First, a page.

Letters from Haiti: Day Three
#1 Thing to Learn from This Post:
The community school is the foundation for educating children, parents, and community members, giving the people of Haiti the bridge to a better life.
A More Detailed Exploration:
Waking up at 6:00am, our team hit the road shortly after 7:00am to make the drive to Leogane, the epicenter of the 2010 7.0 magnitude earthquake and where the Haiti Partners team first began its work here twenty years ago. On a typical weekday, this twenty-five mile journey from Bellevue can take anywhere from 2-1/2 to 4 hours depending on flooding, traffic, and other factors.
Thankfully, traveling on a Saturday meant considerable less traffic and we made it there in 1-1/2 hours. It also helped that most of the highway is a paved, divided four-lane road. Last year, it was still under construction and considerably more arduous. Having a functional system of roads and highways is vital.
Before I go further, let me give you some perspective and scale of the geography and population here. Haiti is slightly smaller than the state of Maryland and has twice its population, coming in with slightly more people than New Jersey. Of the roughly 10.2 million people living here, most of them are concentrated in urban centers, coastal plains, and valleys. Port au Prince is the capital and largest city with over 2.5 million people living in the greater metropolitan area.
Situated west of Port au Prince, Leogane is a port town also along the Gulf of Genove and is considered the 5th or 6th largest city having roughly about 50,000 people living in its metropolitan area. Situated in fertile soils, it’s an agricultural-centered community with the sugar cane processing plant a main focal point of commerce. Driving thru it reminded me of towns in the heartland of America that have grain elevators clustered together.
As you can deduce from the opening paragraph, Leogane and its people straddle a major fault line and was also destroyed in a 1770 earthquake. The 2010 earthquake was catastrophic, damaging 80-90% of buildings and leaving no government infrastructure. Like other urban centers hit by disaster — think New Orelans, LA and Joplin, MO — every person in Leogane has been directly affected.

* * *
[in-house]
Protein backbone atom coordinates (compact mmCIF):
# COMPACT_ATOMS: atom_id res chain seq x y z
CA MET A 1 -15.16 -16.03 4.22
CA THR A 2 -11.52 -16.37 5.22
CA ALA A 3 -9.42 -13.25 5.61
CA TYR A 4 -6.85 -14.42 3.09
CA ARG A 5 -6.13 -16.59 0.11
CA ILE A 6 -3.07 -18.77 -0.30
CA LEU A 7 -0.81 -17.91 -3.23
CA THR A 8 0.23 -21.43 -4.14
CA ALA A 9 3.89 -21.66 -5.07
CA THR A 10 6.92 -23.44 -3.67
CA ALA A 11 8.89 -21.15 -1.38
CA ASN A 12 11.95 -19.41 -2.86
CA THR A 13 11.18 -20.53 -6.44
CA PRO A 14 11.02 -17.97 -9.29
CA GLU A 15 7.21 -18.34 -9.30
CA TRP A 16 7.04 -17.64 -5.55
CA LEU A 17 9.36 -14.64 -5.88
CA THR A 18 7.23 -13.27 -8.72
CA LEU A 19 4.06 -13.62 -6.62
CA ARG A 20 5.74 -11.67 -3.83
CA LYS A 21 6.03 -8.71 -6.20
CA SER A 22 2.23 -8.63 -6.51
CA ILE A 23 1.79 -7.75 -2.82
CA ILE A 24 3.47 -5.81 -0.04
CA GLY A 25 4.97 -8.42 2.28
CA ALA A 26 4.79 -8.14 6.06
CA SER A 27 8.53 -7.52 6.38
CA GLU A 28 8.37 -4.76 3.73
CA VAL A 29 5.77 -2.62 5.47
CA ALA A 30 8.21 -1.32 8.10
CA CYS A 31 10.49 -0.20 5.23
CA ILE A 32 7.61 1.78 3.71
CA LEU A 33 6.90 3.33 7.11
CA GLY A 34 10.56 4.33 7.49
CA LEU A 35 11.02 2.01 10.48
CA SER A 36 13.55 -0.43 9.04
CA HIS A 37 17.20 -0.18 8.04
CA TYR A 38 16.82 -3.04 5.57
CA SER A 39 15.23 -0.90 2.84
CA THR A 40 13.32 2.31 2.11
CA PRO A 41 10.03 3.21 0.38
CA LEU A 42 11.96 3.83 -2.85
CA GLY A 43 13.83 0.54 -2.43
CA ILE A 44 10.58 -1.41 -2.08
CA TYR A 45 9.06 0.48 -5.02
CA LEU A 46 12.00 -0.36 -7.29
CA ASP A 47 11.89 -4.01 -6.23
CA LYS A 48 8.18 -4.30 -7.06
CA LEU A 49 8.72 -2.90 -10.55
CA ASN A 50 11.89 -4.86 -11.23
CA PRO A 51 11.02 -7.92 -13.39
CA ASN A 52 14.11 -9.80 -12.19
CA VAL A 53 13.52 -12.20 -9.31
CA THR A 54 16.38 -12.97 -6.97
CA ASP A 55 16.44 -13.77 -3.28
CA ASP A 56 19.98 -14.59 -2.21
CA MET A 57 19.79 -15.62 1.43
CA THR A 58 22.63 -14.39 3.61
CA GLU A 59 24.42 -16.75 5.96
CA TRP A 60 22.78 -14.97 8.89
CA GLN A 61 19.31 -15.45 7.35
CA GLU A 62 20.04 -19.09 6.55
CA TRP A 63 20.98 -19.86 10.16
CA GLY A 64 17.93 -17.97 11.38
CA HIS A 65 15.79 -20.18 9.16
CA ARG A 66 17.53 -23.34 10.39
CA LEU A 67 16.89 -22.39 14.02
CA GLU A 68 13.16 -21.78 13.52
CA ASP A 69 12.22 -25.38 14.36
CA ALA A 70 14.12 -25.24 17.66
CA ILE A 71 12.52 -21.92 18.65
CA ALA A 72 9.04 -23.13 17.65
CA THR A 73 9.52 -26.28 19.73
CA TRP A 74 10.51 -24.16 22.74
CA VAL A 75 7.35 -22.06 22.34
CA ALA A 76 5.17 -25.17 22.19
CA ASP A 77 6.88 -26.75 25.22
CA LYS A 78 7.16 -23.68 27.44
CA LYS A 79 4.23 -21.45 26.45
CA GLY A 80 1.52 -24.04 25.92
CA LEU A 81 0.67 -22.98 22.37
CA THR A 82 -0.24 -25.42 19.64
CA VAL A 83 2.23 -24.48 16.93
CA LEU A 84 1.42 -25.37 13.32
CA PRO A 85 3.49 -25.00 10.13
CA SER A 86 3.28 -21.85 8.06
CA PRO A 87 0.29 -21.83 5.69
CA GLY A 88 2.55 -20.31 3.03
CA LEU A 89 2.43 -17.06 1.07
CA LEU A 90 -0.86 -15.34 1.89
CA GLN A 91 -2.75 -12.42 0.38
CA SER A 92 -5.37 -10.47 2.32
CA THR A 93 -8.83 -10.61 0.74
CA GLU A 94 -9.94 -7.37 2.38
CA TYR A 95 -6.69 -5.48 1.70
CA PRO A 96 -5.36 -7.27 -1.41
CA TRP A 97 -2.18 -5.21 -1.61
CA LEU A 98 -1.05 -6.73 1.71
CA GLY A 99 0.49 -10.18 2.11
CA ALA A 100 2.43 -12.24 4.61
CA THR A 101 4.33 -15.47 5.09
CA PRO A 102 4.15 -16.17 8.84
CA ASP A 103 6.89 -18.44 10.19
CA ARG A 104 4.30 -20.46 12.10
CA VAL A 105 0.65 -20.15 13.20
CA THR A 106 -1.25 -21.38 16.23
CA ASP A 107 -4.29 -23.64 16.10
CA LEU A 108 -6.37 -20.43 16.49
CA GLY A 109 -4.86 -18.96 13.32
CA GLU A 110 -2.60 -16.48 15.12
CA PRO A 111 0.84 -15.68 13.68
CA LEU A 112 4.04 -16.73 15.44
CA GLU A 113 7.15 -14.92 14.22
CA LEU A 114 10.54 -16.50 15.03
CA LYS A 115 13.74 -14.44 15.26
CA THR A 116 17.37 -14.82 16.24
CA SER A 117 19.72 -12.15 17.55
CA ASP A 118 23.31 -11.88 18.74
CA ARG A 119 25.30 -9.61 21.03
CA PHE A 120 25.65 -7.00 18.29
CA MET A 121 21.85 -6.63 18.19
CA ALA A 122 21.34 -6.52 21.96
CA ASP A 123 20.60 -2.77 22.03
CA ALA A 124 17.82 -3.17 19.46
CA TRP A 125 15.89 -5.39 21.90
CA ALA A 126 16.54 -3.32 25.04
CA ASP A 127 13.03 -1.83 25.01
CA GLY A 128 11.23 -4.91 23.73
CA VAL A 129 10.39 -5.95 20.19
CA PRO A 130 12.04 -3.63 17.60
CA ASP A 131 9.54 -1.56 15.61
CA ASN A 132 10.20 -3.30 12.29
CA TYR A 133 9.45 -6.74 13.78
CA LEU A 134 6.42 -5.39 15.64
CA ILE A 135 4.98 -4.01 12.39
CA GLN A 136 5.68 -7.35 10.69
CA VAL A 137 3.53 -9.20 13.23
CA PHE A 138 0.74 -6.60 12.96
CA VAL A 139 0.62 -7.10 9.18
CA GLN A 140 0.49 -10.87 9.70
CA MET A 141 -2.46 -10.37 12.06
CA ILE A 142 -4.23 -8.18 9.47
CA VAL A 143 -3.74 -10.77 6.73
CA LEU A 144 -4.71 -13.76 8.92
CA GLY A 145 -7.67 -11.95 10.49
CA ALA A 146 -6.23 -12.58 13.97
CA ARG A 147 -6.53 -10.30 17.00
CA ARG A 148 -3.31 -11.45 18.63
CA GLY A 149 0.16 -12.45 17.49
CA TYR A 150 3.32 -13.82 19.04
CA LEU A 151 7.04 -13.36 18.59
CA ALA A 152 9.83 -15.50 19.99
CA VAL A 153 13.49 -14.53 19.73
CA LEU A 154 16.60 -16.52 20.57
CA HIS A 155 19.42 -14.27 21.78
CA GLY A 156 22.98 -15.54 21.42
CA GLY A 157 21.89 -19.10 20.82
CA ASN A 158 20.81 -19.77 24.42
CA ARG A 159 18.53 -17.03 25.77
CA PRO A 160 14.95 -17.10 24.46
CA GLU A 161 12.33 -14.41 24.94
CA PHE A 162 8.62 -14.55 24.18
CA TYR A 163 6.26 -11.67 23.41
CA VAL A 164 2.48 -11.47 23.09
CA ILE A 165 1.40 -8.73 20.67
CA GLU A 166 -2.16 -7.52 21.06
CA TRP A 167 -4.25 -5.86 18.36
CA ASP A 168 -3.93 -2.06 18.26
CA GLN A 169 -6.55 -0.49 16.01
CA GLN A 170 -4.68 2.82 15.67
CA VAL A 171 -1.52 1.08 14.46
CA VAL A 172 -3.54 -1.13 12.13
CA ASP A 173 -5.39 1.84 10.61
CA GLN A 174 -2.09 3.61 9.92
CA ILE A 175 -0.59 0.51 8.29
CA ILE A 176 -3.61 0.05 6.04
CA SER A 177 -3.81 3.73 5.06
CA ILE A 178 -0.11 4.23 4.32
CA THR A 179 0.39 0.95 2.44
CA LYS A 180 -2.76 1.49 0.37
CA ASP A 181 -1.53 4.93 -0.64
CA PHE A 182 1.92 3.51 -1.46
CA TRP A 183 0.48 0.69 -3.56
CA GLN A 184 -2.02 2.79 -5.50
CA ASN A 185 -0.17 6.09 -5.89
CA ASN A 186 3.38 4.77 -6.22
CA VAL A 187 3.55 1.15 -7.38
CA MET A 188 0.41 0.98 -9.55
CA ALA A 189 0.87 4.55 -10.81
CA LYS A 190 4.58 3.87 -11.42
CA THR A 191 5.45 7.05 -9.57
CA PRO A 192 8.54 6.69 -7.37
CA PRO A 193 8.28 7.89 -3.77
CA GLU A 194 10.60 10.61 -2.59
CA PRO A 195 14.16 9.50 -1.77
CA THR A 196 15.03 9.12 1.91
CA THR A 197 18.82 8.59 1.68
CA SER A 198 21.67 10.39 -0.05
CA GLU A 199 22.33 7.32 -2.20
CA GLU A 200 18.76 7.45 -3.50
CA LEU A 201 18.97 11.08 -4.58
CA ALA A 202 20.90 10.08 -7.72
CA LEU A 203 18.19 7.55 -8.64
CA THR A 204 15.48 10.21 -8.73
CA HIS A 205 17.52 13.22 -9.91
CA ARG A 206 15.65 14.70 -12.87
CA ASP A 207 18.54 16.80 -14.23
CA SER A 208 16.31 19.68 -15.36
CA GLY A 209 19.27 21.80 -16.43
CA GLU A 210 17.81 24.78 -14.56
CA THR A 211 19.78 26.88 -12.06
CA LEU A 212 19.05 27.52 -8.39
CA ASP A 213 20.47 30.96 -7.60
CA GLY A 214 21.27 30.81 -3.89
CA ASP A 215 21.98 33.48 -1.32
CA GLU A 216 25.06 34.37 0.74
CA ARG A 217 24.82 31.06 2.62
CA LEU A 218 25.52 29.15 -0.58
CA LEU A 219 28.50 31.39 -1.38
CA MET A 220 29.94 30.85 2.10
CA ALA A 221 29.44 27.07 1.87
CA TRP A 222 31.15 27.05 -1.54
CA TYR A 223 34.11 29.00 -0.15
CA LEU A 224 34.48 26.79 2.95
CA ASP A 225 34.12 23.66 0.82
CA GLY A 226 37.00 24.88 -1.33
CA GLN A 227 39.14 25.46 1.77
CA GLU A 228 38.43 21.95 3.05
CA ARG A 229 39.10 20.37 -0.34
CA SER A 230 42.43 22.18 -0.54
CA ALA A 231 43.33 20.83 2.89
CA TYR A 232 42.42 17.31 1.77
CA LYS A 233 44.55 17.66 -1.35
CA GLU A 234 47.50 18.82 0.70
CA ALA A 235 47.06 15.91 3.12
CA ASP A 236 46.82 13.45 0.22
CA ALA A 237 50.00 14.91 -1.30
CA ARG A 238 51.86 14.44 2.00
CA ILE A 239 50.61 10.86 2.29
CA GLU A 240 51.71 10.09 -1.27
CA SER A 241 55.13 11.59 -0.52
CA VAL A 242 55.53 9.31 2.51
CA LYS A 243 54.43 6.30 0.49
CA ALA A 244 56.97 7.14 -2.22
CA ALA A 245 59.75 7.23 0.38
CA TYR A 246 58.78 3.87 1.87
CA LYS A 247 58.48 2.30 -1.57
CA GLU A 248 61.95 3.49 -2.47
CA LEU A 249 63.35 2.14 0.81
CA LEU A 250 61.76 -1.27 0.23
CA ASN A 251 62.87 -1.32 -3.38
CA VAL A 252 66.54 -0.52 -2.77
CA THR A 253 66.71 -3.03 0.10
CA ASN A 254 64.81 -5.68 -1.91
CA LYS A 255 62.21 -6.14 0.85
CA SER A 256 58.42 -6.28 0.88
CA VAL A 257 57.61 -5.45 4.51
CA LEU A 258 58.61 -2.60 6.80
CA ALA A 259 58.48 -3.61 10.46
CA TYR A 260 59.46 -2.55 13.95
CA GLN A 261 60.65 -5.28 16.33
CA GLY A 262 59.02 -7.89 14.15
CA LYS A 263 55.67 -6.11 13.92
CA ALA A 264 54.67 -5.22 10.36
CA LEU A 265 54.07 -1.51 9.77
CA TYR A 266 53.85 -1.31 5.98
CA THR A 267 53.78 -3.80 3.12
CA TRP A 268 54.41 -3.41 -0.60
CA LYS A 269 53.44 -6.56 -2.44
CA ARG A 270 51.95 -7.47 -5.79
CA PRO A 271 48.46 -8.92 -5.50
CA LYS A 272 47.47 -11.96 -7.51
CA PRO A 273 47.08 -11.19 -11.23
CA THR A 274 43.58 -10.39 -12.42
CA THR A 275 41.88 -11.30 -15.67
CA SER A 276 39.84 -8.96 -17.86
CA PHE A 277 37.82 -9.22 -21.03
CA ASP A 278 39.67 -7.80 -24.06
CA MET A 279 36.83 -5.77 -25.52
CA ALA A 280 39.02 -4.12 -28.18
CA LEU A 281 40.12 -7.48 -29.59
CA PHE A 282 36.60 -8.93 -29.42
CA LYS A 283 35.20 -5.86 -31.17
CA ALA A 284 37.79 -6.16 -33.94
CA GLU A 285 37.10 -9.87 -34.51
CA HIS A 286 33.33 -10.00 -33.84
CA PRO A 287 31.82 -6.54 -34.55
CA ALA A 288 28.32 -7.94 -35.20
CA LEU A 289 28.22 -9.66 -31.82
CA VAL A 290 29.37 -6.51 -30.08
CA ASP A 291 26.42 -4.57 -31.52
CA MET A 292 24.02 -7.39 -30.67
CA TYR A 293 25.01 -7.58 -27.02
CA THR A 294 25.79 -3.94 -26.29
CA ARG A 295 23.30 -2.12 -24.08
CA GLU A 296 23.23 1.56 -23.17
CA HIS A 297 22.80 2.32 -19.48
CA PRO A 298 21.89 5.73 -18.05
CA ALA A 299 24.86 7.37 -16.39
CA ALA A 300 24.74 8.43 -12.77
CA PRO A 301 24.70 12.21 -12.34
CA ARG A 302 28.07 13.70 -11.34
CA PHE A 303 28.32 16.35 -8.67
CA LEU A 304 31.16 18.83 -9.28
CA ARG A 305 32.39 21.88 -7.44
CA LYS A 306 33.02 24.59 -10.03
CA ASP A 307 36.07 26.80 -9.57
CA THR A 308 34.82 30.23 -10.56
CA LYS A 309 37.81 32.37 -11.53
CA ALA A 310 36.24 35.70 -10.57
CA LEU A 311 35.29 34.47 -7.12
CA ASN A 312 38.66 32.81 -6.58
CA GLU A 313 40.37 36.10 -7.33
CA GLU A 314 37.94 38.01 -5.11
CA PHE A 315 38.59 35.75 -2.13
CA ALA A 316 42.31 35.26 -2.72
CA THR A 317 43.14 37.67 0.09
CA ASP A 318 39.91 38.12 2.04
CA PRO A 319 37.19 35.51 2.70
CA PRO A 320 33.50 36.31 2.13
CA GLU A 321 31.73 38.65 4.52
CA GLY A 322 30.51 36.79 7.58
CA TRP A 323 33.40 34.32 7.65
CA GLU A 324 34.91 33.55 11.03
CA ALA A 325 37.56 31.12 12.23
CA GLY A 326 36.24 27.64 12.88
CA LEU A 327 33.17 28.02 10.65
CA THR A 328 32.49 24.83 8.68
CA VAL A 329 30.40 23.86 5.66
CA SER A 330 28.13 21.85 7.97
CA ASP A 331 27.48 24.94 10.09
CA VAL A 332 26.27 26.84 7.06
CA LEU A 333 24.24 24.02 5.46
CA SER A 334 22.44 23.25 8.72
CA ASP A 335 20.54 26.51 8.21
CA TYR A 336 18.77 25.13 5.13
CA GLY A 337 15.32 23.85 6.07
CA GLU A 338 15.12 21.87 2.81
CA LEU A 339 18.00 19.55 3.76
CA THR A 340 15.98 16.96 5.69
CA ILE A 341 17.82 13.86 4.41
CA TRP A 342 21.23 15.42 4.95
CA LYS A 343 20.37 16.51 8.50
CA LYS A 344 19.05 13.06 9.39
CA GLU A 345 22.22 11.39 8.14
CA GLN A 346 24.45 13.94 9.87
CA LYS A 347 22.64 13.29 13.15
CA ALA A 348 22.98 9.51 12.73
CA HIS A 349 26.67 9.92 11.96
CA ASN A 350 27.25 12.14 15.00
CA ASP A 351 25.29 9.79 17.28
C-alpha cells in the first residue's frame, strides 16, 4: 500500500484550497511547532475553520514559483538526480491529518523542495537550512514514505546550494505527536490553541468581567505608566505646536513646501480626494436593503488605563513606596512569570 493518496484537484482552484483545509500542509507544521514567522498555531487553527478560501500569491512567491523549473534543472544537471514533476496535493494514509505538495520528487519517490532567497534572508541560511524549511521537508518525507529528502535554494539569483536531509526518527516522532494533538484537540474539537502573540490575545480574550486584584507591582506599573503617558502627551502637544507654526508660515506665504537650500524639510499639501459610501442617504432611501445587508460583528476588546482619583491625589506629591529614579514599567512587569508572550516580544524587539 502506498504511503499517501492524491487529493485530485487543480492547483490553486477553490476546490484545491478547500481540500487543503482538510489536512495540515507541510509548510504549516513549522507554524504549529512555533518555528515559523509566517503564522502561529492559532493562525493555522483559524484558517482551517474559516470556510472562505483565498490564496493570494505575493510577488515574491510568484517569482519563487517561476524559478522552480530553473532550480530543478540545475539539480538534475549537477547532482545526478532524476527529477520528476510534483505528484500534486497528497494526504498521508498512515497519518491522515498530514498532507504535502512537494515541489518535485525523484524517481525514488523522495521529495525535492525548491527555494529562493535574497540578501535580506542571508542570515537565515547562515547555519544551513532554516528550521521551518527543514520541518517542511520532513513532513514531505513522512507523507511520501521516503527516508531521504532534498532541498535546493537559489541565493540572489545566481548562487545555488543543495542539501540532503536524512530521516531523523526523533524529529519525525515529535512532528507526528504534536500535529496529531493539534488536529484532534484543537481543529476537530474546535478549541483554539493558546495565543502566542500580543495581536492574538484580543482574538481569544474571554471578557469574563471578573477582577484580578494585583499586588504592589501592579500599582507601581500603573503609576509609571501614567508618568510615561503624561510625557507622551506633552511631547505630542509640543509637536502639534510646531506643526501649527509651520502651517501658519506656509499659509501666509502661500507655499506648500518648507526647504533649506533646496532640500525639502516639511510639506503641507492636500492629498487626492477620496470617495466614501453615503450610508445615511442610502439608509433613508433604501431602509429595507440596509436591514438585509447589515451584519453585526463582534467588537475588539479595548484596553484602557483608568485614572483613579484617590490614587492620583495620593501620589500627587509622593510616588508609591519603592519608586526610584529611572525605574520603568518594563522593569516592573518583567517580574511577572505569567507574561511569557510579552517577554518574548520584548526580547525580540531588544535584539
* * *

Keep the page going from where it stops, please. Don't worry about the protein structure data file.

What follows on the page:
John Engle, co-founder of Haiti Partners, began his work in Haiti here twenty years ago, learning to speak Haitian creole and forging relationships that endure today. Prior to the 2010 earthquake, Haiti Partners supported two community schools in Leogane. Now, they support four community schools here, all of which have had to build new structures in the past two years.
Turning this disaster into an opportunity to rebuild with longer-term thinking and leveraging new partnership opportunity, Haiti Partners has helped these four community schools become the central platform for creating the change and advancement Haiti needs for its future.
Think back to your childhood years and consider the central role school played in your community. Much more than children learning in the classroom, schools are a major hub of social interaction, civic engagement and cultural activity. Parents, children, and other community members coming together for everything from community discussions, civic planning, and celebrating shared holidays.
What was true for you and your children is true for the parents and children of Haiti.
We arrived at the Henri Christophe Community School at about 9:40am and were greeted by the school’s principal, director, and students. Thanks to the generosity of a local family, the school relocated a few hundred years from its former location to a plot of land with room for the main school building, a community center structure, and a guest house for Haiti Partners to house visiting groups and other partner organizations.